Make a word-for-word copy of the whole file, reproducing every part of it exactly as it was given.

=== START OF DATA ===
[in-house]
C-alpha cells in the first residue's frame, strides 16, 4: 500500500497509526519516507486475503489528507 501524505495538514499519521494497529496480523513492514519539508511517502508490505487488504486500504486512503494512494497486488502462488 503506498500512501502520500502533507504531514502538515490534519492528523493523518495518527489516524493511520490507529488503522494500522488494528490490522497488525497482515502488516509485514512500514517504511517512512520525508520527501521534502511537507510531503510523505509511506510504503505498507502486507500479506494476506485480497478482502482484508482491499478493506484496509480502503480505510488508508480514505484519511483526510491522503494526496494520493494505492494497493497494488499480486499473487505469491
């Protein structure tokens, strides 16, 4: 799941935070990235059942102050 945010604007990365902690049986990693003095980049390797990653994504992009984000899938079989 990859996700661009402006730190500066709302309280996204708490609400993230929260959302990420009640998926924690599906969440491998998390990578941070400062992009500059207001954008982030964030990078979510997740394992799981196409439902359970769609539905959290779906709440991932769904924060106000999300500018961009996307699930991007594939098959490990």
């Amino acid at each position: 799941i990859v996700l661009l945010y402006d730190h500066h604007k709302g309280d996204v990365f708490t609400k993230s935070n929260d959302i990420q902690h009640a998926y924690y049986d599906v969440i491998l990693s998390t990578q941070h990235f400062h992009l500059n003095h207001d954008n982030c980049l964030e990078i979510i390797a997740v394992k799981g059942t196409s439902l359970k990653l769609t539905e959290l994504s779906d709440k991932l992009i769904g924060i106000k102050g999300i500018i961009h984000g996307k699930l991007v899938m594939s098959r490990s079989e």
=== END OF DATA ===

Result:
[in-house]
C-alpha cells in the first residue's frame, strides 16, 4: 500500500497509526519516507486475503489528507 501524505495538514499519521494497529496480523513492514519539508511517502508490505487488504486500504486512503494512494497486488502462488 503506498500512501502520500502533507504531514502538515490534519492528523493523518495518527489516524493511520490507529488503522494500522488494528490490522497488525497482515502488516509485514512500514517504511517512512520525508520527501521534502511537507510531503510523505509511506510504503505498507502486507500479506494476506485480497478482502482484508482491499478493506484496509480502503480505510488508508480514505484519511483526510491522503494526496494520493494505492494497493497494488499480486499473487505469491
């Protein structure tokens, strides 16, 4: 799941935070990235059942102050 945010604007990365902690049986990693003095980049390797990653994504992009984000899938079989 990859996700661009402006730190500066709302309280996204708490609400993230929260959302990420009640998926924690599906969440491998998390990578941070400062992009500059207001954008982030964030990078979510997740394992799981196409439902359970769609539905959290779906709440991932769904924060106000999300500018961009996307699930991007594939098959490990």
């Amino acid at each position: 799941i990859v996700l661009l945010y402006d730190h500066h604007k709302g309280d996204v990365f708490t609400k993230s935070n929260d959302i990420q902690h009640a998926y924690y049986d599906v969440i491998l990693s998390t990578q941070h990235f400062h992009l500059n003095h207001d954008n982030c980049l964030e990078i979510i390797a997740v394992k799981g059942t196409s439902l359970k990653l769609t539905e959290l994504s779906d709440k991932l992009i769904g924060i106000k102050g999300i500018i961009h984000g996307k699930l991007v899938m594939s098959r490990s079989e």